Alasdair Bayman Reviews

Film Review: The Passenger

★★★★☆

A testament to the enduring legacy and reverence of Michelangelo Antonioni, The Passenger returns to UK cinema screens in a new 4K restored format. A somewhat underappreciated yet still important part of his oeuvre, the film’s final dazzling shot embodies all that makes The Passenger such an organic, spiritual and quietly disconcerting work.

Marking the end of Antonioni’s English-language trilogy after Blow- Up and Zabriskie Point, the release allows its potent themes of identity to resurface allowing, as channelled in the BFI’s month-long retrospective, a complete revisionist approach to the Italian’s seminal modern filmmaking.

Backed by the powerful production of Carlo Ponti who produced around 140 films in his time, Jack Nicholson stars as David Locke, an investigative journalist. His character in the early moments of the narrative decides to create a new identity around a dead man (Charles Mulvehill) he uncovers in his hotel. Yet, the identity he assumes ends up leading him down a path of first freedom to secondly lethal repercussions.

Acting out on a global scale, the breadth of locations utilised in the film eclipses anything previously shot by Antonioni. Speaking of such an occurrence, L’eclisses’ themes – along with that of La Notte et al – still feel omnipresent; a man out of love, a lack of identity and spiritual turmoil. The isolation which is evidently felt by Nicholson’s character is heavily pronounced in the desolate landscapes in Chad, Central Africa.

Later translated to 1970s London, the composition frames of Luciano Tovoli draw the viewer in with their structure around space in a scene. Reflected in the instance of Locke visiting his previous home in Notting Hill, the director presents a sequence showing his ’widow’ Rachel (Jenny Runacre) sat alone watching news footage of her husband interview talking heads. In the moments when Locke returns home, a wider lens is deployed to draw attention to the depth of living room around him. No matter where Locke goes, he is destined to spiritually feel alone.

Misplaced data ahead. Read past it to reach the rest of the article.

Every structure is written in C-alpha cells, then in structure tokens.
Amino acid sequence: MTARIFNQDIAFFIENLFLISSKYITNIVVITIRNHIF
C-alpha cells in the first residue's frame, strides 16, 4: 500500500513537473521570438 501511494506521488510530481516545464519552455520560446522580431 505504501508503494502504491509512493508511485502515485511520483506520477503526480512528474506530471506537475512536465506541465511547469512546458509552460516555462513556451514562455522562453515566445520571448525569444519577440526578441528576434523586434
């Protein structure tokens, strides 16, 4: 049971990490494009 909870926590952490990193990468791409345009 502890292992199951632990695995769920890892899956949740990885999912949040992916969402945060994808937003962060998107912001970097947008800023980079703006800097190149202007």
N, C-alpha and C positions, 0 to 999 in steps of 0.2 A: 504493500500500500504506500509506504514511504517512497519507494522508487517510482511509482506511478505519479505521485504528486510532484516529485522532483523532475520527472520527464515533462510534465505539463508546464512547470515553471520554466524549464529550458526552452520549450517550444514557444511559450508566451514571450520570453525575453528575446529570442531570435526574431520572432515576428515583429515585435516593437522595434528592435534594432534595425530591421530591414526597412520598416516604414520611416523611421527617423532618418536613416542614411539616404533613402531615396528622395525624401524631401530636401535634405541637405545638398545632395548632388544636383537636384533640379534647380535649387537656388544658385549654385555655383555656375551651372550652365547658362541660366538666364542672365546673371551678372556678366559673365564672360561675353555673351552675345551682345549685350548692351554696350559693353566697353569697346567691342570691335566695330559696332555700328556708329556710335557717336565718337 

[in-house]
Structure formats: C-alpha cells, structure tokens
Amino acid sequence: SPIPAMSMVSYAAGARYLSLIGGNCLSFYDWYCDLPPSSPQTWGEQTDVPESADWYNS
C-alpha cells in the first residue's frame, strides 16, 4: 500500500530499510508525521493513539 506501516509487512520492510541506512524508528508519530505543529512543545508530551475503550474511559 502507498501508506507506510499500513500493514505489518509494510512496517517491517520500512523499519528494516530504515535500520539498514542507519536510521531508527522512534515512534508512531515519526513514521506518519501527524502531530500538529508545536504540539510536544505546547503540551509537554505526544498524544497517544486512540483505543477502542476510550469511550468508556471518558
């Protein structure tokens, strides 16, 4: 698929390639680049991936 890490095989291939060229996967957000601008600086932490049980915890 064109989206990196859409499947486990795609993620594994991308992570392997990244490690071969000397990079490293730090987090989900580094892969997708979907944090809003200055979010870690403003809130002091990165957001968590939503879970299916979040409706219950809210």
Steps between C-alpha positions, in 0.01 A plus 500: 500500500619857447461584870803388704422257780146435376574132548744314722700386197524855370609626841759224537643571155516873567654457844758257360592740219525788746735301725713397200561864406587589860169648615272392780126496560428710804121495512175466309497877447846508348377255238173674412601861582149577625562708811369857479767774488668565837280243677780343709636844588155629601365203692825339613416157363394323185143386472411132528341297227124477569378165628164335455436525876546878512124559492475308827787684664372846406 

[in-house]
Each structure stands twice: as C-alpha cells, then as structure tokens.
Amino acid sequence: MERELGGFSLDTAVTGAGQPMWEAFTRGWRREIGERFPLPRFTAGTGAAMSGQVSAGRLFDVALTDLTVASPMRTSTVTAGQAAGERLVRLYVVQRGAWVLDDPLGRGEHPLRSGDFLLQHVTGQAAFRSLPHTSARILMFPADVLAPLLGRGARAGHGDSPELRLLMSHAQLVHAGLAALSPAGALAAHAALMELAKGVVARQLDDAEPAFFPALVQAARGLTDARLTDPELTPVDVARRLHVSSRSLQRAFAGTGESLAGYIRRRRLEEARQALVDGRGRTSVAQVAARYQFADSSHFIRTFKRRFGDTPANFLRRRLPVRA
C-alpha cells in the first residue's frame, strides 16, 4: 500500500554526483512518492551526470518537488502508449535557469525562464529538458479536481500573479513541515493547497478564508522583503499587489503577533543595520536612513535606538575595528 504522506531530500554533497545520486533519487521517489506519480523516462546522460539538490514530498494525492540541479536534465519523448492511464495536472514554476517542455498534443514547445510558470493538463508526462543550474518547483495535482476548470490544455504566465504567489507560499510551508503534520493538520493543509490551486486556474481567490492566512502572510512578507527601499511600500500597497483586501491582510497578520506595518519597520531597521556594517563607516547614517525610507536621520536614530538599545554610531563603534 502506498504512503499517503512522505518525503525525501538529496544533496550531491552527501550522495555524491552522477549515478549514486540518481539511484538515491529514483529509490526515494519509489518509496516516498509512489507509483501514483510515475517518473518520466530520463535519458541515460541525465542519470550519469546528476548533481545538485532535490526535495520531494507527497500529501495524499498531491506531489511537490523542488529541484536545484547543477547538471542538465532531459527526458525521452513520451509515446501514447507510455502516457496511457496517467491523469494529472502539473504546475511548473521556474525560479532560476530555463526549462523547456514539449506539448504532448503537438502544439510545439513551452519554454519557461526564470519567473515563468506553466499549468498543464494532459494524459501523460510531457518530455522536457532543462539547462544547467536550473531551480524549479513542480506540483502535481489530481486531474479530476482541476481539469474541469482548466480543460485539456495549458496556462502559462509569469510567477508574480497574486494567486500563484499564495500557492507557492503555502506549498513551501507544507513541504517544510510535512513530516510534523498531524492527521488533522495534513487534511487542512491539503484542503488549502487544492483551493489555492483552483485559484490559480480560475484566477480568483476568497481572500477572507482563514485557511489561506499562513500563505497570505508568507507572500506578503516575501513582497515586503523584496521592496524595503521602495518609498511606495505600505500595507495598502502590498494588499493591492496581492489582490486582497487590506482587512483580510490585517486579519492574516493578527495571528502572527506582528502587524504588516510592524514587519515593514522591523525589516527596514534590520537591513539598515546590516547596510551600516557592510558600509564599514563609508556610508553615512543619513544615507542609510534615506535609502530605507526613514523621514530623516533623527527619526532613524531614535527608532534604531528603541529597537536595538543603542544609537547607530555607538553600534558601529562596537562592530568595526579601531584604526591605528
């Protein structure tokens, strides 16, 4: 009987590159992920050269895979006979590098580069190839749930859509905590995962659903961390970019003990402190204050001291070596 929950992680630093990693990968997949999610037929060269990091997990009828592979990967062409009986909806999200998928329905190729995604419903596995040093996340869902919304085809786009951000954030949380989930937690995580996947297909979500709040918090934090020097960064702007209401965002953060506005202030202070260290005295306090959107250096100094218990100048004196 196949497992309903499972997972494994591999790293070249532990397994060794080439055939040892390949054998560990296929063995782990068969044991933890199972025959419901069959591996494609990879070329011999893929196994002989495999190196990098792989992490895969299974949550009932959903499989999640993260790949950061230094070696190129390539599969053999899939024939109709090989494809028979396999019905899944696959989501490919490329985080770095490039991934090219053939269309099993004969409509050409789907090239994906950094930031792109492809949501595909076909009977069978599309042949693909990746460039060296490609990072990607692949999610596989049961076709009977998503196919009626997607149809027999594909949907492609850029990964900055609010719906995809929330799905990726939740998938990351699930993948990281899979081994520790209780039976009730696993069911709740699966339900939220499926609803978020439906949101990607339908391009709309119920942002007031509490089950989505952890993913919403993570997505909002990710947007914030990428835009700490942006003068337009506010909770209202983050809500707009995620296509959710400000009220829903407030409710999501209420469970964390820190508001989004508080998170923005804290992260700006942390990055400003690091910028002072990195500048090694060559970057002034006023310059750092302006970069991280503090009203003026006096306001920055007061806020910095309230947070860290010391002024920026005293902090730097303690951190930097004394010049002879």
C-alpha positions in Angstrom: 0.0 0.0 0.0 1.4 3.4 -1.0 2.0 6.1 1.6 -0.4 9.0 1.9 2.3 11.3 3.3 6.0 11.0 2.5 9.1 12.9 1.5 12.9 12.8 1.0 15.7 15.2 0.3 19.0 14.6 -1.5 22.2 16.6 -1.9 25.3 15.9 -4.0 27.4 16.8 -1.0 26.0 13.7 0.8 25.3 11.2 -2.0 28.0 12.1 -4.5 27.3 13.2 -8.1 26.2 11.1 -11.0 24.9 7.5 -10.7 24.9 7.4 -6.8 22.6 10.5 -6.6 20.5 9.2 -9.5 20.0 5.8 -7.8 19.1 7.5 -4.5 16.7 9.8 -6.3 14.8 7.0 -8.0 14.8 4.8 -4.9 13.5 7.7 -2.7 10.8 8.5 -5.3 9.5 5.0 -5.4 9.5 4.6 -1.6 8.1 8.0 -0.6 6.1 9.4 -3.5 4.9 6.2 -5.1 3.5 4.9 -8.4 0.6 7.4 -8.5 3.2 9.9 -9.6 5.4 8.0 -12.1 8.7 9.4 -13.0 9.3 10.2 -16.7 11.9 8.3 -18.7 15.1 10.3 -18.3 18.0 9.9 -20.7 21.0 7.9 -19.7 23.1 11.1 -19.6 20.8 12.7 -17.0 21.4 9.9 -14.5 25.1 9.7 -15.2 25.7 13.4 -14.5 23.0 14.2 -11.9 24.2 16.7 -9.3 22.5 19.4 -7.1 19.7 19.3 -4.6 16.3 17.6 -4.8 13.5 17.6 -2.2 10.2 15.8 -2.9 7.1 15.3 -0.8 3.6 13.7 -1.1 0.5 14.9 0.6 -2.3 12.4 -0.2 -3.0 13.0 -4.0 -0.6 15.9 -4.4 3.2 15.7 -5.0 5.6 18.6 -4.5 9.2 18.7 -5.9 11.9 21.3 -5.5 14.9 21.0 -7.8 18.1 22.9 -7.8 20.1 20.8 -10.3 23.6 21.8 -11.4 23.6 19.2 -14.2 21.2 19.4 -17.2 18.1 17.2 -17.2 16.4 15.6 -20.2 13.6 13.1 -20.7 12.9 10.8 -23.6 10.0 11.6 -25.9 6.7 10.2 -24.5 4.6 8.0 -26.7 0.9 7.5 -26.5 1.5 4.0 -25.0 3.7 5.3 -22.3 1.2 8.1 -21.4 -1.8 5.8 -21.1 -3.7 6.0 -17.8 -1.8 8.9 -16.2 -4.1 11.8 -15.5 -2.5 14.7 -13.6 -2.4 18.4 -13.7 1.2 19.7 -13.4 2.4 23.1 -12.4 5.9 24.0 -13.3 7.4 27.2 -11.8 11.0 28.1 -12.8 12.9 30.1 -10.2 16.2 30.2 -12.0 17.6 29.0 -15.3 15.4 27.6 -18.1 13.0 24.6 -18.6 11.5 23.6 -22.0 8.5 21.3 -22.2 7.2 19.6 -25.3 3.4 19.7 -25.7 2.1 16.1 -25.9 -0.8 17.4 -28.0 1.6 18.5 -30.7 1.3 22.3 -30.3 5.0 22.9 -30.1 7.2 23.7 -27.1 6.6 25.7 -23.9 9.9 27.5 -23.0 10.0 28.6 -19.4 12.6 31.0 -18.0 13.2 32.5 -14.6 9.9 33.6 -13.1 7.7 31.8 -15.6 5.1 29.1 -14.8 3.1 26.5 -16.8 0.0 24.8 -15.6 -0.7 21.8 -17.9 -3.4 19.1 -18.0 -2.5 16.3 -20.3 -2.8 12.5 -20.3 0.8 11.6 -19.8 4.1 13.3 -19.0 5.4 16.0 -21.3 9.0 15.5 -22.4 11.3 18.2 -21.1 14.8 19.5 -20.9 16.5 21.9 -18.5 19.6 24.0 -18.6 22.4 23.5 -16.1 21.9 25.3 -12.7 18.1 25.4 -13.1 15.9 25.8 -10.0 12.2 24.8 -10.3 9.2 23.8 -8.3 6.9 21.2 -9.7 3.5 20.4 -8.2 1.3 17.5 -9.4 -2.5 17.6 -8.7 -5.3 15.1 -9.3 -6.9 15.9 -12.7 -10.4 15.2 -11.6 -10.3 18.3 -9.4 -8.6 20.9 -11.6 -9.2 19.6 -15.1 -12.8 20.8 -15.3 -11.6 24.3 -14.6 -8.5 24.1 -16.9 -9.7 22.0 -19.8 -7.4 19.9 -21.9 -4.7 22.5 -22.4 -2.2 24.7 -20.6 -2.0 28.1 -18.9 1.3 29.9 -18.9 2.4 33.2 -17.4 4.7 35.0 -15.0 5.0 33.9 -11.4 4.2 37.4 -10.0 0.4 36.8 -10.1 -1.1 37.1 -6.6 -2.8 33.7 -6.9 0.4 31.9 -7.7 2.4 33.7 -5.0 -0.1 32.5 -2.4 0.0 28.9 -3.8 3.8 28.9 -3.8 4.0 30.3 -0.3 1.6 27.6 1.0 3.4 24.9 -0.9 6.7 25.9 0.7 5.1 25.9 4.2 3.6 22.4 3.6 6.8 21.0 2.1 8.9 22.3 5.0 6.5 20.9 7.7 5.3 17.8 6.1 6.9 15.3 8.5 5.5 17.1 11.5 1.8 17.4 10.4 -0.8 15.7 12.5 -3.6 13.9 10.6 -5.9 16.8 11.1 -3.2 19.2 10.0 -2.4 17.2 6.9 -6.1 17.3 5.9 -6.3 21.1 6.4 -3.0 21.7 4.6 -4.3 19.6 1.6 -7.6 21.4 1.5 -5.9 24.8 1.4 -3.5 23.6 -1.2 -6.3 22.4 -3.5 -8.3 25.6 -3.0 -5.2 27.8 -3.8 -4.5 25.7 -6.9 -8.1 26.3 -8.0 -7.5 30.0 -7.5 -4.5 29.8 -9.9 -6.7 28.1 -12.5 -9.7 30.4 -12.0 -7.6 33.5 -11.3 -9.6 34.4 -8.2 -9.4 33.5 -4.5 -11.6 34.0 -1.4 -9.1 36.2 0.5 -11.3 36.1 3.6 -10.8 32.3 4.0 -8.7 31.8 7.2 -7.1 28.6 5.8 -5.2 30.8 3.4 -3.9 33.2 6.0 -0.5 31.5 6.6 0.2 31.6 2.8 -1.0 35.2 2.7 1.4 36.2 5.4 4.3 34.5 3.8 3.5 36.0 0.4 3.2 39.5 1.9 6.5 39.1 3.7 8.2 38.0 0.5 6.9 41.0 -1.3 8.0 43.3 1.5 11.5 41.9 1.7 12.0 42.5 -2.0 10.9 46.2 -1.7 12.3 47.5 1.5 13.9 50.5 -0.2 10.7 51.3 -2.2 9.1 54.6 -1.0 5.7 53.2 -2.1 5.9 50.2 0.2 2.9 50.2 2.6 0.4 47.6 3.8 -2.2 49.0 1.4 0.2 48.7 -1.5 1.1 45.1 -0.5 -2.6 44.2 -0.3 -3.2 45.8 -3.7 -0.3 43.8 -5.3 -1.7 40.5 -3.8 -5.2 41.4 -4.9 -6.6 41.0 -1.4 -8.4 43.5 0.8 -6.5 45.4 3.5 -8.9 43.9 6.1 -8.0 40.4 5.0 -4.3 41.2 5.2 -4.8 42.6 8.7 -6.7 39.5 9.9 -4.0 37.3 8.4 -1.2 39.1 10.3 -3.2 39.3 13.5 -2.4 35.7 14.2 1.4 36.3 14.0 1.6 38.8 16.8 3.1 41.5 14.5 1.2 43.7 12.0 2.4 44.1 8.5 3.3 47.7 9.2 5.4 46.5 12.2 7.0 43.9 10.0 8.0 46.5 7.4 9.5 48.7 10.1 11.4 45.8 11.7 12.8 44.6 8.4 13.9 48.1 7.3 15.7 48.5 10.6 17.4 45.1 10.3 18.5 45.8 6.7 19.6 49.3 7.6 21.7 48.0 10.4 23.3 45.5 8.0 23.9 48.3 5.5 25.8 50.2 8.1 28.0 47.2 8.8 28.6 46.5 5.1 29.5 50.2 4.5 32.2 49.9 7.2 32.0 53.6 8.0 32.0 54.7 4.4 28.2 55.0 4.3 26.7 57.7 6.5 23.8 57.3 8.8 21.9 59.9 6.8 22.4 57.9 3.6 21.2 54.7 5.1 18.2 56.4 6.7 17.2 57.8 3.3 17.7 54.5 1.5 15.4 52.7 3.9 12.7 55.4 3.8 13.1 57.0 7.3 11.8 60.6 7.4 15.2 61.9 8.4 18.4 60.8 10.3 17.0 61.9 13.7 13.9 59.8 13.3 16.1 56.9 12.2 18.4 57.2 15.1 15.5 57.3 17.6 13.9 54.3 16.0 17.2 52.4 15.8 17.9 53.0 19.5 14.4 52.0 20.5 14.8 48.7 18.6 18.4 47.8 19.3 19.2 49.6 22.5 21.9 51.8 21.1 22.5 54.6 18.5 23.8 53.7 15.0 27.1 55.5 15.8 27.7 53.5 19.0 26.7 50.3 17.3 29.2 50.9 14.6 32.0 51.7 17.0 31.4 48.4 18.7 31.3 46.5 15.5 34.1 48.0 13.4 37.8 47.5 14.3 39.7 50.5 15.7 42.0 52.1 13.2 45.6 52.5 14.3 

Restrained in this approach, Tovoli’s cinematography is a stark juxtaposition to the frenetic approach he deployed two years later in Argento’s Giallo masterstroke, Suspiria. Encountering Maria Schneider’s character on his travels around the world, the thriller elements of the script become prominently pronounced in her place in the story. Lacking the dynamism which is conjured up when recalling previously male-female relationships in his filmography, Schneider is as much the titular being as Nicholson comparably is.

Deploying a deep focus on the diegetic sounds of this world, The Passenger draws one in further through this restrained approach. All in all, this creates a whole new layer to a scene, as well as underlying detail that no establishing shot could muster. Strengthened in Nicholson’s quiet performance that lacks any over-dramatic features as more symbolic of his other roles, the actor comes to elevate the work as previous Antonioni leads before him; Mastroianni, Moreau, Delon and Vitti.

Ending on a cyclical note through Tovoli’s sweeping camera as it tracks Nicholson attempting to escape from police, it’s a shot that not only lingers once the final credits have rolled but over the Italian’s filmography as a collective. It’s a touching reminder that in this life, spiritually, we all face an equivocal path, regarding our choices.

Alasdair Bayman